This is the first of a five-book trilogy (that’s not a typo), and that description alone should give you a sense of the completely silly, ridiculous, hilarious nature of the series. A man named Arthur Dent discovers that his best friend is an alien, who helps him escape the planet Earth right before it gets blown up to make way for a hyperspace bypass. It’s funny, sometimes side-splittingly funny, but it’s also brilliant and inventive and surprisingly poignant in places, exploring everything from loneliness to friendship to the meaning of life (and the universe, and everything).

Dune, by Frank Herbert
This is my favorite book ever. It’s kind of science fiction, and kind of space fantasy, and kind of a political espionage story, and kind of a masterclass in theoretical ecology. The desert planet Arrakis is the source of the most valuable substance in the galaxy: a drug called Spice, that lets users see the future. Harvesting it becomes a deadly game of politics, religion, and warfare, and I love EVERY SINGLE DROP of this book. One of the early scenes is a dinner party where nobody trusts each other, and the conversation they have is as thrilling as any fight scene you’ve ever read, and it only gets better from there.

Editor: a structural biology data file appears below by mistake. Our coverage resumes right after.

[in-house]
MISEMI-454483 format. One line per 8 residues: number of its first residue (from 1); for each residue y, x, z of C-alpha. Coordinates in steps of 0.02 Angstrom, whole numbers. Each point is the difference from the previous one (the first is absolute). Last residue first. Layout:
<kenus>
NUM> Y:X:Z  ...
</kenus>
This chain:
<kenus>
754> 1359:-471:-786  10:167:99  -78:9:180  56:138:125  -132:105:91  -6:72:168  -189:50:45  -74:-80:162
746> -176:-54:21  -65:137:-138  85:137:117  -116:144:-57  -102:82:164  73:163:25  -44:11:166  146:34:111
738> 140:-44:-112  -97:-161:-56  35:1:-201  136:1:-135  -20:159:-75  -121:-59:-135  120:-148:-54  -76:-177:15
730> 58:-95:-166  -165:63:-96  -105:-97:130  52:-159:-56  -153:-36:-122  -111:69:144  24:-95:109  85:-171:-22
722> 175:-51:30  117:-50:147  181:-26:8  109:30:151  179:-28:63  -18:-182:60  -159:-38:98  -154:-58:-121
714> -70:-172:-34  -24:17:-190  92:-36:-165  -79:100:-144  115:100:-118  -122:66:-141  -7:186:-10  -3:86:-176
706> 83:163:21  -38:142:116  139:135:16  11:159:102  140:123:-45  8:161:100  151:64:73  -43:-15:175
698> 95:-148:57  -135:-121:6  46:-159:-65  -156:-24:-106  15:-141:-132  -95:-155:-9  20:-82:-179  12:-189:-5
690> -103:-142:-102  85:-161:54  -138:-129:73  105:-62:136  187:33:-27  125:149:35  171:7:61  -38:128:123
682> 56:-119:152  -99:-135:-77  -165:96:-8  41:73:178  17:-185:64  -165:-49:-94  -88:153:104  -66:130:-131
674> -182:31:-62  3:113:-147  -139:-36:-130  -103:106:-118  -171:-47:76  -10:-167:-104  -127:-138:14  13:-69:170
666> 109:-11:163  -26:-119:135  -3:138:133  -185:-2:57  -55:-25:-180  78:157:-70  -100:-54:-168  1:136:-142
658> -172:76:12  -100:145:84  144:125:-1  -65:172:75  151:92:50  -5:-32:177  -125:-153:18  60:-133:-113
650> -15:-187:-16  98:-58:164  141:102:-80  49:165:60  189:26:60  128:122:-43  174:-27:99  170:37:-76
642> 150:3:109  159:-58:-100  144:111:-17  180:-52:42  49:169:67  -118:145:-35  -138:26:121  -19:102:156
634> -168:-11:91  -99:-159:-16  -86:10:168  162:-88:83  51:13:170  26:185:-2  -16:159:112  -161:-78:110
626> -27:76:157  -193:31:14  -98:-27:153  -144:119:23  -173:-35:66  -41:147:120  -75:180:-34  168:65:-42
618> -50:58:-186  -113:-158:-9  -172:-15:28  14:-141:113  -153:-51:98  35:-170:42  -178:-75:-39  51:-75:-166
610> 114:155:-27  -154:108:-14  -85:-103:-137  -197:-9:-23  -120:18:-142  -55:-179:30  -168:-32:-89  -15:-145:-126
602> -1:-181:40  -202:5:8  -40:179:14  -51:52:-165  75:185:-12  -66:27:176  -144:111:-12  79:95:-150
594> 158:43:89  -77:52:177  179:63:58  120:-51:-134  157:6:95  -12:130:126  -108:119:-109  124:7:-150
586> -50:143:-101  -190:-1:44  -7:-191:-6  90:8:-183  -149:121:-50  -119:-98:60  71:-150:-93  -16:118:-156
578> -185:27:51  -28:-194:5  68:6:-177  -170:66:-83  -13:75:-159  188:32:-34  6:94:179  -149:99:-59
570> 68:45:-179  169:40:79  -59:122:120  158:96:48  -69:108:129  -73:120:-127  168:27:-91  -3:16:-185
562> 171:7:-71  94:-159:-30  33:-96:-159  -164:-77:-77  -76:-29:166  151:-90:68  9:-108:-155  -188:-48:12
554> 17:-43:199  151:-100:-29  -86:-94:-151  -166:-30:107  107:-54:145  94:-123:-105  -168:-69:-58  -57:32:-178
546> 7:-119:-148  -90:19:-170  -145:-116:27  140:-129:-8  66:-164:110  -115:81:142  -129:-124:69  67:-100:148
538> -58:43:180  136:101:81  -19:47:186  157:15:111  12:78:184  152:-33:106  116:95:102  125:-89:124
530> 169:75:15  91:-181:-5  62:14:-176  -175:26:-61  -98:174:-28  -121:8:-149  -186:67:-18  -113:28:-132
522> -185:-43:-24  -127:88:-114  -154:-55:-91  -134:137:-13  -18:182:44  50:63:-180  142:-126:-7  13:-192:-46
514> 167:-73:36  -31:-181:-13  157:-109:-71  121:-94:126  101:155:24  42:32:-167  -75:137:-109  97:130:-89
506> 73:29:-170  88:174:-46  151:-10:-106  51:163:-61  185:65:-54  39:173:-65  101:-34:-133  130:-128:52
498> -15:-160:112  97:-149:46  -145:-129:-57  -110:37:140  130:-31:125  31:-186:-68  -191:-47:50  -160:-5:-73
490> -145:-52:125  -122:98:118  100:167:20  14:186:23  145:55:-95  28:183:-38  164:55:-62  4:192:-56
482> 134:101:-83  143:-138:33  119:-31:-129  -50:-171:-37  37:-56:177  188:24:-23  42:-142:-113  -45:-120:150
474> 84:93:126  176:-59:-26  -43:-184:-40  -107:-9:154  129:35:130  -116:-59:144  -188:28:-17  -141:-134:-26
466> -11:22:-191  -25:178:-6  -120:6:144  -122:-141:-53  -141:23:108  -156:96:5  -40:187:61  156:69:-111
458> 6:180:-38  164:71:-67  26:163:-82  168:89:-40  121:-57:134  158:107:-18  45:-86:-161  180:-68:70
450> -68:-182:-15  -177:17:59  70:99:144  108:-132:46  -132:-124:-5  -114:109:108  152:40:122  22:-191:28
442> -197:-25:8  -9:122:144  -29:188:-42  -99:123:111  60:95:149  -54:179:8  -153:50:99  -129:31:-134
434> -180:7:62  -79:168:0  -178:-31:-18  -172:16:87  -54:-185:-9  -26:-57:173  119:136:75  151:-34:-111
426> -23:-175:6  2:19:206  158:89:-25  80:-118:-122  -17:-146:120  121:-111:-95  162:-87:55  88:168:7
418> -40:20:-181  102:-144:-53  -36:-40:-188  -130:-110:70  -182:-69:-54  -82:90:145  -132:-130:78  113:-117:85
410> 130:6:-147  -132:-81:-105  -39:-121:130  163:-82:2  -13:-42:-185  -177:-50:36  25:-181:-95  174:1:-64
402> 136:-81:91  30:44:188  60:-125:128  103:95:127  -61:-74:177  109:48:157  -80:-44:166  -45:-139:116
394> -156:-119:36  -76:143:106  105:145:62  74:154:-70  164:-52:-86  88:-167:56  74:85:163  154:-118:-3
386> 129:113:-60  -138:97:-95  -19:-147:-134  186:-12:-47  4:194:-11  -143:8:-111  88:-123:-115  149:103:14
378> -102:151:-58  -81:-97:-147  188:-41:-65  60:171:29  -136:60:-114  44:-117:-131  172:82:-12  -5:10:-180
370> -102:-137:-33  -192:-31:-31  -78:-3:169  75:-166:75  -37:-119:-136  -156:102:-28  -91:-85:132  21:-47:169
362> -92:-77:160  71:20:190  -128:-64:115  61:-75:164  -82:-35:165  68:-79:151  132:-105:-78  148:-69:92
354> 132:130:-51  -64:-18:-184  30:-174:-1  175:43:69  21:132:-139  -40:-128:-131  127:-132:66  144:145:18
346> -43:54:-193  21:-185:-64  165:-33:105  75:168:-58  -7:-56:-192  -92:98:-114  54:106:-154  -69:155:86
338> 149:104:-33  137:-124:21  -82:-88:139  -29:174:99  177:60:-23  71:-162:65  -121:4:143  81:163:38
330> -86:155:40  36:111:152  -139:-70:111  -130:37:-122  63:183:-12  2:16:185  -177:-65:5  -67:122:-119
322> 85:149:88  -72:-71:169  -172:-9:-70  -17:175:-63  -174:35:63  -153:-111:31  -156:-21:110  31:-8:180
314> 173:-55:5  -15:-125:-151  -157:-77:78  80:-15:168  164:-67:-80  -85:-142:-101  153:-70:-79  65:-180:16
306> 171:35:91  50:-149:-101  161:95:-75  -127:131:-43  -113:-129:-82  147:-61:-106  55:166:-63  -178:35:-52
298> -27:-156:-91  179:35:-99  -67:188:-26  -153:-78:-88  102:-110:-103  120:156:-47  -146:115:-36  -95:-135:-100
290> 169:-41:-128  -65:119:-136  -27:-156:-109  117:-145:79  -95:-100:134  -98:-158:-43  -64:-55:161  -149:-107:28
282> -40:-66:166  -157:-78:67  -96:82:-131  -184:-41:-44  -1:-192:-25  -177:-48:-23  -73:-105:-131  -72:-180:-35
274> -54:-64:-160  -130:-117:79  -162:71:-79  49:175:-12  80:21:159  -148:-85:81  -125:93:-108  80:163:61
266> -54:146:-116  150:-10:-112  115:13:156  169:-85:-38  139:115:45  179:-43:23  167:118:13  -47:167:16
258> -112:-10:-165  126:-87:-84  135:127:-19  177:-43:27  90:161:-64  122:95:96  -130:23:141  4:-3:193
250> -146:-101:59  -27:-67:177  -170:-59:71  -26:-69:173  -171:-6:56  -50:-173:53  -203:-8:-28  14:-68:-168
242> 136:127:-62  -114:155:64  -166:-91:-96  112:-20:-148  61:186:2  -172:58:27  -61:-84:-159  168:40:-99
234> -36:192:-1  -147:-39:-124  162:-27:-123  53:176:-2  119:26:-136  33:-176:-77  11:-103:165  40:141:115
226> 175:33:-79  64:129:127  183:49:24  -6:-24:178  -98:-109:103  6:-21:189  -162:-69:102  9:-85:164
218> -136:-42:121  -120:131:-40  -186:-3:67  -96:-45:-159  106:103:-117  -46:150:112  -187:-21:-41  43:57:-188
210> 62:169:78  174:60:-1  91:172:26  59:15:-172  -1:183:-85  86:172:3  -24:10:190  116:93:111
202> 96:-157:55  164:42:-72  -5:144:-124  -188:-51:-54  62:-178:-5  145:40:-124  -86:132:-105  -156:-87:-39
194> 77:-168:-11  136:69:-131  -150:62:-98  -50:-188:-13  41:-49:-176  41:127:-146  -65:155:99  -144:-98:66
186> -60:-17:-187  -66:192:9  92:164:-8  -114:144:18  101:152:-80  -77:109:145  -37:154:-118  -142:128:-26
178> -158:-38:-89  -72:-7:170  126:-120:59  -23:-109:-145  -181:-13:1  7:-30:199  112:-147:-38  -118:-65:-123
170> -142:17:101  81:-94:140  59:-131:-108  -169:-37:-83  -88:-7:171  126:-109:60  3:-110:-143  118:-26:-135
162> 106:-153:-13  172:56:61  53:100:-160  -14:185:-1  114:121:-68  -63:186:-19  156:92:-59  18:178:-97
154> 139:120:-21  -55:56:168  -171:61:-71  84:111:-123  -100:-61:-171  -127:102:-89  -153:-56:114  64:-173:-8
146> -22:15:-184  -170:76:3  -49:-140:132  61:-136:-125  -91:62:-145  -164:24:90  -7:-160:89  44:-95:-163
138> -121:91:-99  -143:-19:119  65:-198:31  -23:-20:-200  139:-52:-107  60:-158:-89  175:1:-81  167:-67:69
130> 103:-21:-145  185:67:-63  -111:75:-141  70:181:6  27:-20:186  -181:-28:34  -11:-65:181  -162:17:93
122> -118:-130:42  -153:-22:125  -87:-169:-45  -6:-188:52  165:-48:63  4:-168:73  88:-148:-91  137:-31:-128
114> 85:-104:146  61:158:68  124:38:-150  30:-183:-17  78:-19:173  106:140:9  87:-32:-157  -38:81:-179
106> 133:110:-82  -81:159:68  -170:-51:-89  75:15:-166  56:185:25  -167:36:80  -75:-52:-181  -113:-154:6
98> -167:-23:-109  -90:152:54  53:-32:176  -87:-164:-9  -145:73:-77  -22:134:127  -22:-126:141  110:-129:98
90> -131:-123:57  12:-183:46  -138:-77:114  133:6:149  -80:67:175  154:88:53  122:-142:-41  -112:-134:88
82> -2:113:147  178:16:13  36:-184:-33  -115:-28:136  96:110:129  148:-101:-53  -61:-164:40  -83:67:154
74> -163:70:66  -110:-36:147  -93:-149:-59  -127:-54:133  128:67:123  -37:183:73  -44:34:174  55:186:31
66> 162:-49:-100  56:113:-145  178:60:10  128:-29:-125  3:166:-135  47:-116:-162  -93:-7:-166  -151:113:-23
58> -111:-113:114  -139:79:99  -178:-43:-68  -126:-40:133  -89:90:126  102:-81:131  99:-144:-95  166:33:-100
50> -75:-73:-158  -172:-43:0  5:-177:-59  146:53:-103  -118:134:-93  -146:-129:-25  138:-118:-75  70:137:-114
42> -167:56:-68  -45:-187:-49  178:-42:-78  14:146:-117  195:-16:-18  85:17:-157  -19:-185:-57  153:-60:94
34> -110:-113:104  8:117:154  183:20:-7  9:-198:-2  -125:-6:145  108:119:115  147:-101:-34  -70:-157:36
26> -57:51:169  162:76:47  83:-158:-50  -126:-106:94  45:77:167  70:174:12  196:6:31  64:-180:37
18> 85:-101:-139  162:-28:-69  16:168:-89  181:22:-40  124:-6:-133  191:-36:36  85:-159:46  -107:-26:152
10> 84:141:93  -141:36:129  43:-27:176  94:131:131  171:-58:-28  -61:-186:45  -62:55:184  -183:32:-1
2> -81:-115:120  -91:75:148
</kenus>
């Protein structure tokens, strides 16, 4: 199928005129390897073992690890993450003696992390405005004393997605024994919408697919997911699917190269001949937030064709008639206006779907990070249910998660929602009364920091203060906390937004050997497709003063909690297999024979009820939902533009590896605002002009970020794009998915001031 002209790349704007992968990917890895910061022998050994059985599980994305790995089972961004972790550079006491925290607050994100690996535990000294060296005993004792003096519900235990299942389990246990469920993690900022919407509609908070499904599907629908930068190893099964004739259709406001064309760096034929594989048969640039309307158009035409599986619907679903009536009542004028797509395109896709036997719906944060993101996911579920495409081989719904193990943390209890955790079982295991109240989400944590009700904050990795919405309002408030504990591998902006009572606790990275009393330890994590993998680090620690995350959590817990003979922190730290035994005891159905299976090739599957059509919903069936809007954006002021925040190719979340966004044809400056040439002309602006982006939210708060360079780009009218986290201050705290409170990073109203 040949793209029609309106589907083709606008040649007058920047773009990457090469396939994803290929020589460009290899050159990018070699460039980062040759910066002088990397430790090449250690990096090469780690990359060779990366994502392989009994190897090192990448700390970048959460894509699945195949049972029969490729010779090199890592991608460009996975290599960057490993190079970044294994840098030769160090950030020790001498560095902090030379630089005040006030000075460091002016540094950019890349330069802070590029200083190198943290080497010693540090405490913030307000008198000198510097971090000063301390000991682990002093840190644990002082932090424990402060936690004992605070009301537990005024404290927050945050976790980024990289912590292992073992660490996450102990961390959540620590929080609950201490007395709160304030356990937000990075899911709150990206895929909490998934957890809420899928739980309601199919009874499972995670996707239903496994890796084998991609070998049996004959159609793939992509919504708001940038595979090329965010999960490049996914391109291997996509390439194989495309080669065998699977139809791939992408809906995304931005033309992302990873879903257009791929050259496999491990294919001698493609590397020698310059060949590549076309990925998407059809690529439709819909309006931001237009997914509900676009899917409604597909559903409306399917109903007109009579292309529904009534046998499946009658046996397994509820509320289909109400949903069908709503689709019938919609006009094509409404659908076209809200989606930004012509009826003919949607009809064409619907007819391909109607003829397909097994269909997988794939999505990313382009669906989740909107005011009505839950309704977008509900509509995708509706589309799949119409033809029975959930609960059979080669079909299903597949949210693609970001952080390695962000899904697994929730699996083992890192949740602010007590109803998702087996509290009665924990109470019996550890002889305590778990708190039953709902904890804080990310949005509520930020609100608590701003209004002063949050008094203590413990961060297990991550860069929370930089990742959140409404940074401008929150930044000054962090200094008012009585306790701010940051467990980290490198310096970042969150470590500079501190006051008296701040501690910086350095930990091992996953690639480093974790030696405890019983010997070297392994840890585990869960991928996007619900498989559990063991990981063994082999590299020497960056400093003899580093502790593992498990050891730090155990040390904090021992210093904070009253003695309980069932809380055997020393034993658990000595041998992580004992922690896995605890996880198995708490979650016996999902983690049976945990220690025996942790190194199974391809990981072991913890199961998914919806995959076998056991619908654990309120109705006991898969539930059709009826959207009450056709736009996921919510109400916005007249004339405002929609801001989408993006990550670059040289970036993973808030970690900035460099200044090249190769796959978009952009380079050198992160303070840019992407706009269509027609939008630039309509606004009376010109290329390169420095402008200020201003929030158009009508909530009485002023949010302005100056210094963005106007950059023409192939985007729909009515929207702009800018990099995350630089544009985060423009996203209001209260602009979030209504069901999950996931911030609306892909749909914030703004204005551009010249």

A Canticle for Leibowitz, by Walter M. Miller
A group of Catholic monks, deep in a desert, dedicate their lives to finding and preserving the last surviving fragments of an ancient civilization: ours, hundreds of years after we destroyed ourselves in a nuclear war. This book is told in three different sections, spanning almost a thousand years, as the post-apocalyptic survivors slowly rebuild a world, discover our lost secrets, and try to avoid falling into the same tragic pattern that killed us the firts time around.

Neuromancer, by William Gibson
This book hit the bookstores like a cannonball, changing everything people thought science fiction was or could be, and has probably influenced more of the modern genre and society at large than anything else on this list. A hacker-for-hire is paid to break into a secured file and find the identity of a mysterious figure, in a journey that takes him around the world and into orbit and back again, uncovering one world-changing secret after another. This book was so far ahead of it’s time that it still feels prescient, even thirty years later, and the writing itself is poetic and beautiful.

Snow Crash, by Neal Stephenson
The main character is named Hiro Protagonist, a samurai hacker who delivers pizza for the mob, and if that doesn’t make you desperate to read this book I don’t know what will. It’s a mind-blowing cyberpunk where governments have disappeared and private corporations rule the world, and an archeologist has discovered a language so ancient and powerful it can actually be used to infect a human brain like a computer virus. Trust me, you’ll love it.

The Mirage, by Matt Ruff